I would make the map hexagonal instead of a grid, so you don't have the odd Civilization phenomenon where you can cover more ground diagonally. Beyond that, I would just have each unit store its own position, and when you need to know which units are in a particular hex just iterate through the whole collection. It's hard to imagine having so many units involved that this approach would be a performance problem.

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A hexagonal grid is usually also just a two-dimensional array. :-) ... with some coordinates left unused. – vog Jul 26 '09 at 16:38
MusiGensis! fancy seeing you here. I would suggest having an array of units for each player. See my answer below about the unexpected complexities of writing things like this. – Sneakyness Jul 26 '09 at 16:43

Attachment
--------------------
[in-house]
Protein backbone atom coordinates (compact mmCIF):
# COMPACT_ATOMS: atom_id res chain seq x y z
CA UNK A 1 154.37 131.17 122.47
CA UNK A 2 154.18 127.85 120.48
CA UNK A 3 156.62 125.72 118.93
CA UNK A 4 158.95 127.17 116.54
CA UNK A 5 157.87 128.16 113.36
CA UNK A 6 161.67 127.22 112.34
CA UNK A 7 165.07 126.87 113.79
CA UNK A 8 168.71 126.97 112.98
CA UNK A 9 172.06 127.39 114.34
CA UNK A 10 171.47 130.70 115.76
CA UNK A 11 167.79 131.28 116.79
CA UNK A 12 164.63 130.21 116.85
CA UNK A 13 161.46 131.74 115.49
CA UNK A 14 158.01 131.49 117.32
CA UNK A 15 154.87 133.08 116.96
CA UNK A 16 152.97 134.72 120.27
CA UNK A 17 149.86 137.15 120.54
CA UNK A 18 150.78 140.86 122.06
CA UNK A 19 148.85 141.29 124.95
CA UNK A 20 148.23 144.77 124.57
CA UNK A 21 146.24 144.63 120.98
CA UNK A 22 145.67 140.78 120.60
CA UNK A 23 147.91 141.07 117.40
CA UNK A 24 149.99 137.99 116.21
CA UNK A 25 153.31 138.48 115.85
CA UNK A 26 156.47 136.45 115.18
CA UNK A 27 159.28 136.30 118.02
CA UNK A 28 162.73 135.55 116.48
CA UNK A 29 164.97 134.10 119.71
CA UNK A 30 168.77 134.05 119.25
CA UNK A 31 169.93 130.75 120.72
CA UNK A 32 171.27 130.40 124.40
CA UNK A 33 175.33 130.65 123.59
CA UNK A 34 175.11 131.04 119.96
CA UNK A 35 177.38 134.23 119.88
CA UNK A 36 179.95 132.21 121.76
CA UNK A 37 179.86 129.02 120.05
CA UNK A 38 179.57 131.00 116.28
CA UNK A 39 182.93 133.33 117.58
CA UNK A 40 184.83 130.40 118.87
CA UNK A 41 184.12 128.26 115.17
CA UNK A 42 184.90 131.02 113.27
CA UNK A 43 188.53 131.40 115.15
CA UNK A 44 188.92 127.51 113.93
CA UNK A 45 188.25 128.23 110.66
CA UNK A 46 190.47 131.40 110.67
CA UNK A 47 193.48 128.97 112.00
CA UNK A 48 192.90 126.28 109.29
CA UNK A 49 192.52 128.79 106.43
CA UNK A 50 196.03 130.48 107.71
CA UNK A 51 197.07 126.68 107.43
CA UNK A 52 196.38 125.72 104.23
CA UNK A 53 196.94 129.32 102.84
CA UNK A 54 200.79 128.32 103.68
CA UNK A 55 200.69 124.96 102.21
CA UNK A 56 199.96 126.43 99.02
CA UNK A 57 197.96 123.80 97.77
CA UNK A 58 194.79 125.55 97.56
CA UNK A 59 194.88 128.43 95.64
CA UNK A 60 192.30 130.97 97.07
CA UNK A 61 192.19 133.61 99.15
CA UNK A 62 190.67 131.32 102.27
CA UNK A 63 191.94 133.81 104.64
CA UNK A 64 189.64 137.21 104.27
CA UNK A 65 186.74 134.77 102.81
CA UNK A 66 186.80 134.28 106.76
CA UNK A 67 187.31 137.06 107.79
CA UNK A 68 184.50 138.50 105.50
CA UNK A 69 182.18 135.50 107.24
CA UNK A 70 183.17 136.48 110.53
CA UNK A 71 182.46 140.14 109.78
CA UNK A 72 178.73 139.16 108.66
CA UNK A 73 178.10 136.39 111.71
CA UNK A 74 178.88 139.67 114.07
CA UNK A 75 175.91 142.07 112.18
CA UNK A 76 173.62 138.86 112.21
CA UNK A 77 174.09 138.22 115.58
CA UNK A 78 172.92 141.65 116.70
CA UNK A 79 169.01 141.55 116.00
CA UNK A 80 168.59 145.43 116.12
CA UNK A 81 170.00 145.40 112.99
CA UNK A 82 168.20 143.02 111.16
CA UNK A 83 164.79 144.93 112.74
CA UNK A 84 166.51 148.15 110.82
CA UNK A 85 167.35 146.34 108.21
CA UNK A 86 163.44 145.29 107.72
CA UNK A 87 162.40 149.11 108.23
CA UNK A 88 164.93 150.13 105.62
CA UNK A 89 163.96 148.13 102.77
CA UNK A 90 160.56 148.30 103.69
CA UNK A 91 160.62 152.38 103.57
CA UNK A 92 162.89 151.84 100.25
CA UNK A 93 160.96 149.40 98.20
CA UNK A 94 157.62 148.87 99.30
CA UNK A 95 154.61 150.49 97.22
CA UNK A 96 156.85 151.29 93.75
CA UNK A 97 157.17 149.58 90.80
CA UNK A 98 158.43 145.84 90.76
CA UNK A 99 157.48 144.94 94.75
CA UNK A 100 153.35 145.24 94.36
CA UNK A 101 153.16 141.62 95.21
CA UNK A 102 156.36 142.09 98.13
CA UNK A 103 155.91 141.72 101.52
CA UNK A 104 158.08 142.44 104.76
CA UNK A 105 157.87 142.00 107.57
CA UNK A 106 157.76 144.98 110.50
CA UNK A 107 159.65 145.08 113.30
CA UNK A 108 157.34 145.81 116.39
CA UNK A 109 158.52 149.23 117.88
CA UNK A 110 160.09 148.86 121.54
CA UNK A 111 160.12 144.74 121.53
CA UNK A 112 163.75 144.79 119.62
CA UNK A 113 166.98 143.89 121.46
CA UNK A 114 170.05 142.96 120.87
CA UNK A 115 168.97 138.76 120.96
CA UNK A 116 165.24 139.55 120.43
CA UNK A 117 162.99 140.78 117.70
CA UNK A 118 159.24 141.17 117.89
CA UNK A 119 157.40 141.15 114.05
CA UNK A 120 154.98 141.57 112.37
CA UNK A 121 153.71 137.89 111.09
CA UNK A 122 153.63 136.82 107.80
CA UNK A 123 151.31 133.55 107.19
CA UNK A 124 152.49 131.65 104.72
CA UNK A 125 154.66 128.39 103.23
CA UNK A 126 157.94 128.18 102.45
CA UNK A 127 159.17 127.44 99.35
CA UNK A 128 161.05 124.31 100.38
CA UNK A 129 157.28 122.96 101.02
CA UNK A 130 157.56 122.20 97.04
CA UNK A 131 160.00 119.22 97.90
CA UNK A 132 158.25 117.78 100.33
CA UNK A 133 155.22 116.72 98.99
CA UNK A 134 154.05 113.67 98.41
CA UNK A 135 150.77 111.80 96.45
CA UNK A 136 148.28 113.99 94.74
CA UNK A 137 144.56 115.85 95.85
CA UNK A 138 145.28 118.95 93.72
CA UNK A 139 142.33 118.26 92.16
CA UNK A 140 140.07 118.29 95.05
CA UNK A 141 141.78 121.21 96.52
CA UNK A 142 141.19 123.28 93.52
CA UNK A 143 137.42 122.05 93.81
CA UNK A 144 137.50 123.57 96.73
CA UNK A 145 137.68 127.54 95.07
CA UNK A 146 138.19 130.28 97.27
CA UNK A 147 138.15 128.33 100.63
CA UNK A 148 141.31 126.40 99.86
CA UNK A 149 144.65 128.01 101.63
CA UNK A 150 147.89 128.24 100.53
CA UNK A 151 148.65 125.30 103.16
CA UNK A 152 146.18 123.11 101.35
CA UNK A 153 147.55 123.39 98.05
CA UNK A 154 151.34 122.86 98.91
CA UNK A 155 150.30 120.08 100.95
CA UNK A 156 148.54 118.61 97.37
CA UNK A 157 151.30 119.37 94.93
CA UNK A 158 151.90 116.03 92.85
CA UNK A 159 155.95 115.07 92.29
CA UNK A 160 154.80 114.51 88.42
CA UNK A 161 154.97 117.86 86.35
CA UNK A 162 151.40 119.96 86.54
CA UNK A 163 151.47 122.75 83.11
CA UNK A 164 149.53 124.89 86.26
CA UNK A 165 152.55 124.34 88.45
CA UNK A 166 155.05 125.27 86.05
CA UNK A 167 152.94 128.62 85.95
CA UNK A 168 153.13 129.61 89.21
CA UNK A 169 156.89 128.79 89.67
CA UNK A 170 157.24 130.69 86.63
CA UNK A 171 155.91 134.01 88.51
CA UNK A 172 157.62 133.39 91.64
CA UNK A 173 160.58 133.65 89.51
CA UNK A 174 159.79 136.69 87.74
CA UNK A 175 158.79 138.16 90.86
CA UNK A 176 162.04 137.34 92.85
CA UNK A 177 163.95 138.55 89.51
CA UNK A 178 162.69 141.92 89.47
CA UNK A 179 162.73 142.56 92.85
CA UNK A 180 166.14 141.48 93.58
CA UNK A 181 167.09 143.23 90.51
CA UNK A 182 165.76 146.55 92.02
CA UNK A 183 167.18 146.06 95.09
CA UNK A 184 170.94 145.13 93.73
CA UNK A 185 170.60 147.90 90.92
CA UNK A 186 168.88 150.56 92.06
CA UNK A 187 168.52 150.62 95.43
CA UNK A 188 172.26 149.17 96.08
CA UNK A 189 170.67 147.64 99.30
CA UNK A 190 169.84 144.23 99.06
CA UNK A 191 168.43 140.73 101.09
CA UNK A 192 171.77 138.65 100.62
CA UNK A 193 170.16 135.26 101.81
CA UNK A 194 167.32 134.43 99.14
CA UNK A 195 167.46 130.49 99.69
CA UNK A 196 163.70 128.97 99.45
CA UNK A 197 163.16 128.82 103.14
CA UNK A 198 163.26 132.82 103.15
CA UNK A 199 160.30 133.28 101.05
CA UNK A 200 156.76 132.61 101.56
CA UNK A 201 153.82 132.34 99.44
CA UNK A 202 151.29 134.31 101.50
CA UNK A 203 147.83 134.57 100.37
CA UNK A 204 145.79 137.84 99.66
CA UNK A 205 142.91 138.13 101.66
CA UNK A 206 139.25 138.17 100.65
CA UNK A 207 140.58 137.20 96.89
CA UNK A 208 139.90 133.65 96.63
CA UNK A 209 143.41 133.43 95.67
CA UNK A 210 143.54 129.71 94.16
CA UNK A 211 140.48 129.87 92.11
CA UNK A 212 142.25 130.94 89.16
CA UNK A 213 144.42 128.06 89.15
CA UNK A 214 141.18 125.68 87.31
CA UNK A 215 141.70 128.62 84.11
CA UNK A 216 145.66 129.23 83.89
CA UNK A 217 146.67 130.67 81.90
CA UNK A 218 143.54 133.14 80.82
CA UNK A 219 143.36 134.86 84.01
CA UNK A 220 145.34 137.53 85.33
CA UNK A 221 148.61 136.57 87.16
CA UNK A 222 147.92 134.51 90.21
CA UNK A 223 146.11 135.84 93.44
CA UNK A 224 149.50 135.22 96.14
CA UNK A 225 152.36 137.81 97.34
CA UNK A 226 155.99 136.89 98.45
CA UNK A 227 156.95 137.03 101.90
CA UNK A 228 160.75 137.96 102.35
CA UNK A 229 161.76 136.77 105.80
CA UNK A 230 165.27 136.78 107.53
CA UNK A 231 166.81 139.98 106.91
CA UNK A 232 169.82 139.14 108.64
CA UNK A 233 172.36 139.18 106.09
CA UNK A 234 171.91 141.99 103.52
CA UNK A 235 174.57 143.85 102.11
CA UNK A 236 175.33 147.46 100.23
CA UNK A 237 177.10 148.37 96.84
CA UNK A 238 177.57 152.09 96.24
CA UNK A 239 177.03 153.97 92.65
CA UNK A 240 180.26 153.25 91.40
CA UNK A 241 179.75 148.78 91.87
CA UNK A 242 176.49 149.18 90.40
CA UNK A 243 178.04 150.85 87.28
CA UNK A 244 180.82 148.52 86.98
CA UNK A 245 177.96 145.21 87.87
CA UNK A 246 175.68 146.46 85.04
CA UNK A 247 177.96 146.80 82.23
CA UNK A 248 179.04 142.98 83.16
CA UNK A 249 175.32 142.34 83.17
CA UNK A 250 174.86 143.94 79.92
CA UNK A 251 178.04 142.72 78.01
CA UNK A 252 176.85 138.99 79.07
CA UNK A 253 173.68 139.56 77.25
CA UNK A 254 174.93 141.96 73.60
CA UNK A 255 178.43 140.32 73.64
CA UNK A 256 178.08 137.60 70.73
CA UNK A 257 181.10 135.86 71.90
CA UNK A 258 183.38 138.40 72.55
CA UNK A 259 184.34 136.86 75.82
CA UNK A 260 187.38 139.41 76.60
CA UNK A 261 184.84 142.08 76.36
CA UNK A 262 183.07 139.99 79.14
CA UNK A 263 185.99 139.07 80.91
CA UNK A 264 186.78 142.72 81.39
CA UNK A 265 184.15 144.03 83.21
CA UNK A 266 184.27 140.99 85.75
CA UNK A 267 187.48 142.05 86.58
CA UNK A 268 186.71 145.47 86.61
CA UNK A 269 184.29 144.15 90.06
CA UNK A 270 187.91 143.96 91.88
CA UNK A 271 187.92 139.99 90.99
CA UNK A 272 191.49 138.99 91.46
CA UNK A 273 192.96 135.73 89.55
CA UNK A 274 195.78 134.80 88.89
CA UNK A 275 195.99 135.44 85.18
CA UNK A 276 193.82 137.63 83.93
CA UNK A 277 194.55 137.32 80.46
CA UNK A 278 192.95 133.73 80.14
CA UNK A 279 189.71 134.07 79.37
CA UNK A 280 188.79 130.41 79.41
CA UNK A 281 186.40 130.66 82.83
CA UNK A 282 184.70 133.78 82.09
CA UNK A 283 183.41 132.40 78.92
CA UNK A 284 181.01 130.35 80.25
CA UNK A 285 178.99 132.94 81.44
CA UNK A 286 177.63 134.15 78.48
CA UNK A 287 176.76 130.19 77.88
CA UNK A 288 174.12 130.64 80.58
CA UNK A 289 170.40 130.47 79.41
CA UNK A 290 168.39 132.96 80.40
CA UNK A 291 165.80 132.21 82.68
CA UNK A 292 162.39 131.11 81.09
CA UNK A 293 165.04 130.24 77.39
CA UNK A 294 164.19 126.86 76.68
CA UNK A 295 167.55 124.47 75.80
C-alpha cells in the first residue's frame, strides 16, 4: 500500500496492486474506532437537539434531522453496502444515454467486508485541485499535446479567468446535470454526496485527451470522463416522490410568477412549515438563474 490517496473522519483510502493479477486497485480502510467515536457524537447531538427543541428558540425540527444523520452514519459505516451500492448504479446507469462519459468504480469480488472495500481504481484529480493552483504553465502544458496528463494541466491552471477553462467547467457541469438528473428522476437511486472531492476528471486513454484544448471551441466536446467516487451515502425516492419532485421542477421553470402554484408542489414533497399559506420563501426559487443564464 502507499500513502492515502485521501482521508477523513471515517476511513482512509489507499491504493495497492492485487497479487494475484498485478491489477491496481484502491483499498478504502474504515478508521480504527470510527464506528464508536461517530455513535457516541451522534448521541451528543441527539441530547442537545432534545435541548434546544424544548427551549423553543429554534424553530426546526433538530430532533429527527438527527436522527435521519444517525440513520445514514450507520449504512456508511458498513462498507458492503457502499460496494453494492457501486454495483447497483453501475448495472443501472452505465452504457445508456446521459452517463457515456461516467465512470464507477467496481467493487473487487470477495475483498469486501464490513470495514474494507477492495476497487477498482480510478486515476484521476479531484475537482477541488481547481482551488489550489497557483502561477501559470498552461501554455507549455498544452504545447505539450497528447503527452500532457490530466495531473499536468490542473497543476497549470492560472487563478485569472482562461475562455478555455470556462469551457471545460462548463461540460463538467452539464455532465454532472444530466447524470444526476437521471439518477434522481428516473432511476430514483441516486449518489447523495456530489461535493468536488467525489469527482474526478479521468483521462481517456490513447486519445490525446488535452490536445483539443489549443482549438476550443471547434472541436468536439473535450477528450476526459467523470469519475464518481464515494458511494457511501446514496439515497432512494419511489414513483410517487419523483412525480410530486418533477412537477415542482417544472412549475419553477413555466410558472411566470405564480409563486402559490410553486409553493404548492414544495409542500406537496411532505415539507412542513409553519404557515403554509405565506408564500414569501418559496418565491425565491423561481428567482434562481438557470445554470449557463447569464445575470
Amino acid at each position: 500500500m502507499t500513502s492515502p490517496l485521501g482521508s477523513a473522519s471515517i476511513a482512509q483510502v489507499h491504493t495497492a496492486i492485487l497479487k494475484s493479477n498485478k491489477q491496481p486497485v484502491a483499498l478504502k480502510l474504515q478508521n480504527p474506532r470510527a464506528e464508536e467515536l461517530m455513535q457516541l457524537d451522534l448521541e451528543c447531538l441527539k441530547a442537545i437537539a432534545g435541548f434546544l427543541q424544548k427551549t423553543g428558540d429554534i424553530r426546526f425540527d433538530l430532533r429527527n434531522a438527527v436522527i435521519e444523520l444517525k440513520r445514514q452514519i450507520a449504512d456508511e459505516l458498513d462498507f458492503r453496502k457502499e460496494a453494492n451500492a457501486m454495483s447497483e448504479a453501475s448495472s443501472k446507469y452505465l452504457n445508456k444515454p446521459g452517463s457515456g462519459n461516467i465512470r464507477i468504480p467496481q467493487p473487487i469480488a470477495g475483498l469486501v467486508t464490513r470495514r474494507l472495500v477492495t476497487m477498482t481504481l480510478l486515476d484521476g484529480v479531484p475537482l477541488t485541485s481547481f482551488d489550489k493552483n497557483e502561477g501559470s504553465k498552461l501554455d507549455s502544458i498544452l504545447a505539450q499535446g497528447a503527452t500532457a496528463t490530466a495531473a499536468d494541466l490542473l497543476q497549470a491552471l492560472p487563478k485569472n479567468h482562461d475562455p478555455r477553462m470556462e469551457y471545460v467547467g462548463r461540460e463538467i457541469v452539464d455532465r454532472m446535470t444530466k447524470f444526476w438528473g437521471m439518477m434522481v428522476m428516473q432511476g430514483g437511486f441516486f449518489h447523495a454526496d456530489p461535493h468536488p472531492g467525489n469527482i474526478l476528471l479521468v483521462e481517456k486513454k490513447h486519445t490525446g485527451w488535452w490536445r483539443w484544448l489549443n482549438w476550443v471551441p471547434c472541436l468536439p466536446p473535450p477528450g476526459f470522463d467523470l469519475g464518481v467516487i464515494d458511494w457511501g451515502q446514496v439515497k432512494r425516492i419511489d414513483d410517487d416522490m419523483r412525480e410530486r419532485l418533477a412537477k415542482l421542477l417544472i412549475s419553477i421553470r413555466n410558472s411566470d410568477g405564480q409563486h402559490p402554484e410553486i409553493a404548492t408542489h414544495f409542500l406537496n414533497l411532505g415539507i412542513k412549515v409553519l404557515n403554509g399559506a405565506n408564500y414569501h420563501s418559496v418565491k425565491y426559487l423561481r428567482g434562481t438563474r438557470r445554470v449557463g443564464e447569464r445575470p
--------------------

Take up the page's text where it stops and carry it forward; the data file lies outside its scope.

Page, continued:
@Sneaky: where else would I be on a beautiful Sunday afternoon? Out enjoying the world? – MusiGenesis Jul 26 '09 at 16:48

Here's one approach that should avoid duplication

Have a class which holds all objects on the map, and within it collections of different types of object

public class MapObjects
   private Collection<GamePiece> gamePieces;

Each item in the collections will hold its (current) map co-ordinates

public class GamePiece
   private MapCoordinate mapCoordinate;
   // Other items relevant to a GamePiece.. Health, ItemType, etc

To find where a particular selected item is on the map should be easy, you have a reference to the GamePiece which holds its coordinates. To find what items are in a particular coordinate you need a helper method, probably within the MapObjects class: